Friday, 21 June, 1918 A small village
Somewhere in France
My dear mother,
I promised yesterday that I would tell you all that happened since I came out of the line. After a hard struggle through communication trenches, I got out on to a road well behind the line whence I had a march of several miles to a small village where I was to spend the day. Unfortunately it began to rain fast at about 2o/c am and before I got to me destination, I was fairly wet. As soon as I arrived I had a small can of cooked bully, bread & margarine and tea and afterwards lay down and fell fast asleep. I was absolutely fagged out after the night's exertions and excitements. I had got a bit of a cold about me and the wet made me feel rather feverish; however I slept from 6am until 12 noon, when dinner was ready and felt better after the rest. Somehow or other I felt like having a feed during the afternoon and I found a barn house where I had two fried eggs and some coffee. At four o/c I marched in full marching order to a camp of tents pitched in a wood about four miles away and not far from the place where I was encamped prior to going up the line. It rained on and off all day so that the ground was very muddy. The wood was quite "bon", however, and the band of the 21st ? was playing some fine selections during the evening that the time passed pleasantly. That evening I received the large post I spoke of yesterday and I read the letters in bed by the light of a candle. I had a good night's rest, although I felt a bit shivery as a result of my cold. Thursday was spent in cleaning clothes and equipment and [?] making good losses and defective articles. Stuart and I walked down to the village (I had been there before - on Sunday Eve June 9th - when I bought some stuff from a canteen, after the evening service in a school room) to have a look round and make a few purchases. The day was fairly fine so that I was able to enjoy to the full the respite from the sound of gunfire in the trenches. You can imagine what a relief it is to be in a quiet place alone out of sound of the guns. Although I didn't take much notice of it up there yet the continual boom (for it was scarcely ever quiet) rather got on my nerves after a time.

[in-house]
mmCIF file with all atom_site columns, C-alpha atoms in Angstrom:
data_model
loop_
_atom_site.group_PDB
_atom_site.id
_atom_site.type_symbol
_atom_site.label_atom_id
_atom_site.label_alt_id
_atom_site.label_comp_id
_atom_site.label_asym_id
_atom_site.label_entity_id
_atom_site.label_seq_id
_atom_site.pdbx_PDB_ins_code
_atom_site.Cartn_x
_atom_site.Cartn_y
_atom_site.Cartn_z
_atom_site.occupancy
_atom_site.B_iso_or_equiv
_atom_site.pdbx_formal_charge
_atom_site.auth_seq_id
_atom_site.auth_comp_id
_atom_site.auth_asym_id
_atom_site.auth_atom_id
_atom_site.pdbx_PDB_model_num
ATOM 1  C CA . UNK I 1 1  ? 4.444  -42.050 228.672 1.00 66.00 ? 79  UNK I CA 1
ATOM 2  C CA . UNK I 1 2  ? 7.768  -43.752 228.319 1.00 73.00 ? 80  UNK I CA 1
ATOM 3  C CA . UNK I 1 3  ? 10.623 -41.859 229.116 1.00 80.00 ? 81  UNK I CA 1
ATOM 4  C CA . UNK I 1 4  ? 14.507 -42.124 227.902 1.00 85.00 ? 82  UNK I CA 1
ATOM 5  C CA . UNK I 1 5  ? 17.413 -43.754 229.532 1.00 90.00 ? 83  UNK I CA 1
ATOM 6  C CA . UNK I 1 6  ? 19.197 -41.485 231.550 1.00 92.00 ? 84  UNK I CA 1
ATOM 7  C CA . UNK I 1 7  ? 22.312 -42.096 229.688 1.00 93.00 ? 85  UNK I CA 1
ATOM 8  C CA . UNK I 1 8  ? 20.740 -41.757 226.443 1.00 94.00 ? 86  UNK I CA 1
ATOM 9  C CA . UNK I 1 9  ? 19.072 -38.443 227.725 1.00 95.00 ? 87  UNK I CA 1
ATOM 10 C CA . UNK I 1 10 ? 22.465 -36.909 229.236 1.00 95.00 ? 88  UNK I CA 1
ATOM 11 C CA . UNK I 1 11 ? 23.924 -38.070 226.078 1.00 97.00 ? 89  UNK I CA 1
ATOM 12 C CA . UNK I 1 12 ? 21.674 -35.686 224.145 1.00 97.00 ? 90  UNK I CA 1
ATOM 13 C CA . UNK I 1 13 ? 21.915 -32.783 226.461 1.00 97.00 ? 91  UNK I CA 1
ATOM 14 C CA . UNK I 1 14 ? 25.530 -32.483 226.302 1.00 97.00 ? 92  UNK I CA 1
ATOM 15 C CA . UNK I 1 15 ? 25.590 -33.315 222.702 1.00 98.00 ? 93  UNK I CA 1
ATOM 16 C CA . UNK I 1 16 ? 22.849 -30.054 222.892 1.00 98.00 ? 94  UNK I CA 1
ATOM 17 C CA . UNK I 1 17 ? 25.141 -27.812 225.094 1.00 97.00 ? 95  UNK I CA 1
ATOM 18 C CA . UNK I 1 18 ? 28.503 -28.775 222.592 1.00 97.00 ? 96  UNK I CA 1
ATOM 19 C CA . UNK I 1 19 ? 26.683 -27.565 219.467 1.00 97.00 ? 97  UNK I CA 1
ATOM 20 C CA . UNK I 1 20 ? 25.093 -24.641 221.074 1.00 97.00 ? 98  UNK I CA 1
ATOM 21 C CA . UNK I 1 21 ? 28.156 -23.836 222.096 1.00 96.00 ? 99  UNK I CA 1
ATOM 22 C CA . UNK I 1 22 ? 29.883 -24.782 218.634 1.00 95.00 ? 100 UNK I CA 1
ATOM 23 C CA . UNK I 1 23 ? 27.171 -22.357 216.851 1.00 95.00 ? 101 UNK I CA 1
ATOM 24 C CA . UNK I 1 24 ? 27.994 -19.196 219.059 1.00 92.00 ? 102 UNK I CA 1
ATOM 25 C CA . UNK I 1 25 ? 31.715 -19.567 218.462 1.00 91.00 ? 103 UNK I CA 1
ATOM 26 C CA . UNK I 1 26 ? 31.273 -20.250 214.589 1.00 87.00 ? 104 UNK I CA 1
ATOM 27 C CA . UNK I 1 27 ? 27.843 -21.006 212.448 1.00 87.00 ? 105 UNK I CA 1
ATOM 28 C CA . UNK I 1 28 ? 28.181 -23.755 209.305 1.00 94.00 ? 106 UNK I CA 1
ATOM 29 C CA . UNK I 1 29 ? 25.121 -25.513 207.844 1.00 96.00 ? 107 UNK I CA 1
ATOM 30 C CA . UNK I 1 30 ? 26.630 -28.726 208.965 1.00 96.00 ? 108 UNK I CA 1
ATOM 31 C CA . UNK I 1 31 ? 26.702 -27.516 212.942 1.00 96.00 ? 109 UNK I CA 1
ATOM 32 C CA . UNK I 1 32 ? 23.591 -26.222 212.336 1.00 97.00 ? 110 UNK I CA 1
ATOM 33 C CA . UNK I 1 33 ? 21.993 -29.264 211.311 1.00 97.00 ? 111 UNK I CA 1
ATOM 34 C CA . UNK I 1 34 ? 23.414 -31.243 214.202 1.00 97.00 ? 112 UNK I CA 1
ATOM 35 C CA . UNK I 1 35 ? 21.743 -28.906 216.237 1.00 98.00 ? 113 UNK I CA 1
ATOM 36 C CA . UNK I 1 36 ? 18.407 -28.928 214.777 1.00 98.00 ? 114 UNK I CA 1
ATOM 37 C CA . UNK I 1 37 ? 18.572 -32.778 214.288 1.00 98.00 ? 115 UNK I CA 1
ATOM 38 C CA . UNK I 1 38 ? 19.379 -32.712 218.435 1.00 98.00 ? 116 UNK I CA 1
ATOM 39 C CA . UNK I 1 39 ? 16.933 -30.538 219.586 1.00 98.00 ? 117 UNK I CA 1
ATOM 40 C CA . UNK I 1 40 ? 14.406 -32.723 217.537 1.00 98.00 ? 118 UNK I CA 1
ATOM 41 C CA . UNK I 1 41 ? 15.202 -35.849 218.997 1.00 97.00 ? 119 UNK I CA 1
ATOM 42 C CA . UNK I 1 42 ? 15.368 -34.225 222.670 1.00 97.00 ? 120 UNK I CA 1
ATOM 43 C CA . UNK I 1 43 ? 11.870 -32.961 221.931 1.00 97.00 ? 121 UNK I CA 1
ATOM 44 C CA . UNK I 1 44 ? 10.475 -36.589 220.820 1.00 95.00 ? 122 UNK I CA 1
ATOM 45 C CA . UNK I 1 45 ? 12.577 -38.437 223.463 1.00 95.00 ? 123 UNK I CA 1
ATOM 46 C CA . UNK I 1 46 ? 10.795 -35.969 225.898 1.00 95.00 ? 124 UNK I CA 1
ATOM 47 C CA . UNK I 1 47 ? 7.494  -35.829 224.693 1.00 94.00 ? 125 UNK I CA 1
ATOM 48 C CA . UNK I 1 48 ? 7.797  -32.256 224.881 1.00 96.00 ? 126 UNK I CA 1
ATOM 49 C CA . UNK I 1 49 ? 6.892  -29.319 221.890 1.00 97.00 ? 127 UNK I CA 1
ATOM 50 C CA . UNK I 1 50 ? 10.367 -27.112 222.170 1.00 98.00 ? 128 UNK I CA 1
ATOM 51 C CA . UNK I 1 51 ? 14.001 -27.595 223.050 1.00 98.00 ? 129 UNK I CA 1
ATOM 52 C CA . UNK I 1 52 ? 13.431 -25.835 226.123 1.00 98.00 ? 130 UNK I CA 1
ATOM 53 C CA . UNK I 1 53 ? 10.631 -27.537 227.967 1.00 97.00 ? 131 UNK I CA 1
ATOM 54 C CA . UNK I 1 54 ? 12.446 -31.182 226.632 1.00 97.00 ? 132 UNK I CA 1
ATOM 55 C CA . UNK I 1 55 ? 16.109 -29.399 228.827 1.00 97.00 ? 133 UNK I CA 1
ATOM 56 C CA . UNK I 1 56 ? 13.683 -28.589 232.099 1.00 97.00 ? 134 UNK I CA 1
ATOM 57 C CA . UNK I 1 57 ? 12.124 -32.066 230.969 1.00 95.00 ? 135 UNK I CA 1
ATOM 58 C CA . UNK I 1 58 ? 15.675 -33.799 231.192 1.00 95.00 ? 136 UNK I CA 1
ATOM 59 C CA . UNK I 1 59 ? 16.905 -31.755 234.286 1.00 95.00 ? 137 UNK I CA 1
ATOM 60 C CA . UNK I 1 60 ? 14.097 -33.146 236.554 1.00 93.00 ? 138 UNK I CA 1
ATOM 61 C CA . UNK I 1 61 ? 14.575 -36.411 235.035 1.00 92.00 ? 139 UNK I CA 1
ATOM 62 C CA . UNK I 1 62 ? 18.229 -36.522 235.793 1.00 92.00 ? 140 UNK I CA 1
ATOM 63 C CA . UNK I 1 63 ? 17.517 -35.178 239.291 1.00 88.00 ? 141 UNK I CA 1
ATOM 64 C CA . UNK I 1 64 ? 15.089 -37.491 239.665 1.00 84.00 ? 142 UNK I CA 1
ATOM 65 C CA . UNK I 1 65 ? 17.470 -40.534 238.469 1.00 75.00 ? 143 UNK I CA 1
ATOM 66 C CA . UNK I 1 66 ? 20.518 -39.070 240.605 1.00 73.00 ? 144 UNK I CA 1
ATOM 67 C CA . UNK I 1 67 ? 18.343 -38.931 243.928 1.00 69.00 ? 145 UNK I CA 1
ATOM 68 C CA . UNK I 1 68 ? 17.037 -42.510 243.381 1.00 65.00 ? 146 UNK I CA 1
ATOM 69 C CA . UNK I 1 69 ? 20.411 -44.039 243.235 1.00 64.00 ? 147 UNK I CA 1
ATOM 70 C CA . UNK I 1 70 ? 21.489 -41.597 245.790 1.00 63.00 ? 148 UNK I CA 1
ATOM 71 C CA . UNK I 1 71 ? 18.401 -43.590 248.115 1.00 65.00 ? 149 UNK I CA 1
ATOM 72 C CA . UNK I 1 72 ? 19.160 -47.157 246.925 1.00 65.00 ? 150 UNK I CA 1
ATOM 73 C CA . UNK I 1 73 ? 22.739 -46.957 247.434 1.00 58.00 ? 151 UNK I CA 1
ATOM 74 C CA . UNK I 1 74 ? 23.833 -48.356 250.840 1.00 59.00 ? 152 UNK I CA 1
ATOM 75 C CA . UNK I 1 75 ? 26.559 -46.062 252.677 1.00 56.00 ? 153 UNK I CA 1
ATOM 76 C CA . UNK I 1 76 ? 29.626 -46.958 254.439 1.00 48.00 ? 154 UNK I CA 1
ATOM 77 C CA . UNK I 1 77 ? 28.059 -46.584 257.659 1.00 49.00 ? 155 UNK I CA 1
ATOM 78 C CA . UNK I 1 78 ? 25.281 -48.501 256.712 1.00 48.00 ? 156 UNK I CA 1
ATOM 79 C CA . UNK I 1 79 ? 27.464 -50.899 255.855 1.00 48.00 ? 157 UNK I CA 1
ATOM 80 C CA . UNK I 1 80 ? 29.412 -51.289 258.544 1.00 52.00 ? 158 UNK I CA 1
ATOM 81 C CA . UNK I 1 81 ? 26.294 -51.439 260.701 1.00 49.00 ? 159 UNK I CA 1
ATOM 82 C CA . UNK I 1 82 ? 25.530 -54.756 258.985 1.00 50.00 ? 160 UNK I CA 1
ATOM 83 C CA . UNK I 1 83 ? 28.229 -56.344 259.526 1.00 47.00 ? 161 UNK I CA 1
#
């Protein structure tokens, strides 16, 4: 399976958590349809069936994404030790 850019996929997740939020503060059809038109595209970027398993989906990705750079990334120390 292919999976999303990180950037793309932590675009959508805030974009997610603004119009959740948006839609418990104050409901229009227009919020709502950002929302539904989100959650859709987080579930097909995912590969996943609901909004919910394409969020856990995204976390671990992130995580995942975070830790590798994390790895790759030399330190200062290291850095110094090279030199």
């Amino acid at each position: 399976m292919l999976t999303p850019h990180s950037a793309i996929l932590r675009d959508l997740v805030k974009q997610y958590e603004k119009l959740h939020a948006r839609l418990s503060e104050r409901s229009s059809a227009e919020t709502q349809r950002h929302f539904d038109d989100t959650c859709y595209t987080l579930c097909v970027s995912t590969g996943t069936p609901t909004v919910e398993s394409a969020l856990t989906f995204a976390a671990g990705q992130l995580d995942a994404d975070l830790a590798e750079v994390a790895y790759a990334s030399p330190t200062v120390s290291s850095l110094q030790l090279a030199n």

The band was playing again in the evening . Stuart and I listened to it until it was time for turning in. I managed to sleep very comfortably at night; I cover myself with my great coat and wrap my scarf round my chest; all along I have found my air pillow very comfortable.
I awoke this morning feeling ever so much better. The feverishness has quite gone, but I still have a bit of a cold. Breakfast was at eight o'clock and two hours later I marched off with my belongings and boarded a motor lorry waiting nearby. I was on my travels again! The journey by motor commenced at noon and I arrived at my destination at four o'clock. The journey was ever so interesting but I must tell you more about it tomorrow.
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At present I am billeted comfortably in a farm - a respectable place - and as I view the prospect of a stay of two or three weeks here I can see that I shall have a good time. Give my love to Dad, all the boys and Grandma and Cookey
Wish ? very many happy returns of today - let me see, is it twenty five or twenty six?
Well, it is nearly 9 o'clock now so I must say Goodnight
Much love and xxxxx
from your very affectionate son